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"Patrick Dupond, the absolute dancer”

Interview with Aurélie Dupont

By Antony Desvaux 06 March 2021

Aurélie Dupont et Patrick Dupond répètent Le Loup de Roland Petit en 1996

Patrick Dupond passed away on 5 March in Bordeaux. After winning the gold medal at the Varna International Competition in 1976, he was named "Danseur Étoile" in 1980, and then Director of Dance at the Paris Opera from 1990 to 1995. Famous throughout the world, he danced for Béjart, Nureyev, Ailey, Carlson... For Octave magazine, Aurélie Dupont, Étoile dancer and Director of Dance at the Opera, talks about her encounter, her work, and her friendship with this great personality from the world of dance.


"I first saw Patrick Dupond during a dance class. I was just starting to dance, and I was taking a class with Max Bozzoni, a former dancer at the Opera who had a small studio on rue Rodier in Paris. He was already talking about Patrick as a future great dancer. I observed him and I found him very distinctive indeed. He didn't look at all like what one imagines a classical dancer to be like, his work wasn't always very "clean", he wasn't the "star pupil", but a raw talent. Patrick had a drive, a desire to dance, like a child, and I found that fascinating.

It was later that I really got to know him. When I joined the Ballet, he was an Étoile dancer, and he was soon appointed Director of Dance. One day, I must have been 18, he came up to me and said maliciously and provocatively: "Your name is Dupont? I'll never appoint you to be an Étoile! "In the end, our two names brought us closer, and together we danced shows we called "Dupond and Dupont". It was exciting for me to work with him. I was nothing, and he was already everything. Patrick was a wild one, forever burning up every last ounce of energy. He would go all out on stage, sometimes to the point of being unmanageable, but from a positive point of view. He taught me a lot. He taught me that nothing counts more than being generous and totally honest on stage: Patrick didn't look in the mirror, he did everything for the audience. I've never seen anyone give so much of themselves. If there was a second of music left, he would add a pirouette, rather than finish "clean". He took risks, he was daring.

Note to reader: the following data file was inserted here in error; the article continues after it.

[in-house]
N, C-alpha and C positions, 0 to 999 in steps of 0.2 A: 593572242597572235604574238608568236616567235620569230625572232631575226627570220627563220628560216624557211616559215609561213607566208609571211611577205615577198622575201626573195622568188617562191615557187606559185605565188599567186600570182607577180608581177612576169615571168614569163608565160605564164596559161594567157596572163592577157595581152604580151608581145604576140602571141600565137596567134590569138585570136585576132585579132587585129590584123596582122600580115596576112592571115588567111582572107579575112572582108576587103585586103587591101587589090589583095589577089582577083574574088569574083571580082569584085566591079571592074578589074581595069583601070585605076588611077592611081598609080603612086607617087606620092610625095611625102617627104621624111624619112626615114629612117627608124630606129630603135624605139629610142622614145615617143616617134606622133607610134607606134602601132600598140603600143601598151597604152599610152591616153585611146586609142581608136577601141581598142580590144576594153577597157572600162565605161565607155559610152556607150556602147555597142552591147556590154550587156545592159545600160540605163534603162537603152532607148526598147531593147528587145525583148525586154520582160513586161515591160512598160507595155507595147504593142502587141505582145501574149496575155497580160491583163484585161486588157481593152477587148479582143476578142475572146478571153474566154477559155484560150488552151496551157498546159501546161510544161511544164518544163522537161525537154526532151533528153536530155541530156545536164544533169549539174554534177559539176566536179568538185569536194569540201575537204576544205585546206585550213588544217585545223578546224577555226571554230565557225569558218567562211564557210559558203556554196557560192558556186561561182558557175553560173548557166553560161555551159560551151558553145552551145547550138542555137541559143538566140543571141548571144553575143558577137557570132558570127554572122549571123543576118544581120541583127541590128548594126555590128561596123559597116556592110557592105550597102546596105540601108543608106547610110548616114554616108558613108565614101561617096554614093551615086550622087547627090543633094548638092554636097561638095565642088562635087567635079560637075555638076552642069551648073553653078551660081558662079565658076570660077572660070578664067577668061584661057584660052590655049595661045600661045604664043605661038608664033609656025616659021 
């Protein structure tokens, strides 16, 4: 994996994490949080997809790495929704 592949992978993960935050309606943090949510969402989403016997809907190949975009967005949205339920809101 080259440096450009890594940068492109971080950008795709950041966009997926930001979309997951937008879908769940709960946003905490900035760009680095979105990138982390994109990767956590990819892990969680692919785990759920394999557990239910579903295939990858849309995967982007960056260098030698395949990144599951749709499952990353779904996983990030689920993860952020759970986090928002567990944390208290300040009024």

He was certainly outspoken, he could sometimes offend people. But this was due to his fragile side. He was sometimes very lonely, like a child lost in a crowd. I myself was subjected to a few taunts, but I defended myself! And then I read between the lines, and I knew that behind this attitude lay a fragile man, who constantly wanted to devour life. He didn't have time to wait. He was a dancer who kept running. Patrick did not live in slow motion.

I loved Patrick as Puck in Neumeier's A Midsummer Night's Dream, and found him fascinating in all of Béjart's ballets: Salomé, Le Chant du compagnon errant... I also remember him in all the classical roles, especially in the Spanish dance in Raymonda: he was exceptional, these are images I never tire of!

There was a sense of fun in his dancing. Something that sometimes gets lost... If he could, Patrick would improvise a higher jump, a mimic, a smile, a port de bras, he was having fun. He was happy on stage. I remember a Zenith in Nancy where we danced the pas de deux from Don Quichotte, I was 18 and I had never danced in such a large venue. When we took our bows, the audience rose to their feet, as if refusing to let us go. Patrick was used to crowded theatres, I was not. He looked at me and said he was hungry and wanted to take me to dinner. We left the theatre, the audience was still in the room applauding... That had a profound effect on me. Working, seeking perfection, then finding the detachment that goes with it... It was a lesson, and there were so many of them... Devastating, a super star, a go-getter, solar, yet at the same time down-to-earth, a big brother, a confidant. He was someone you will never see again. Patrick was, and will always remain, the absolute dancer. "


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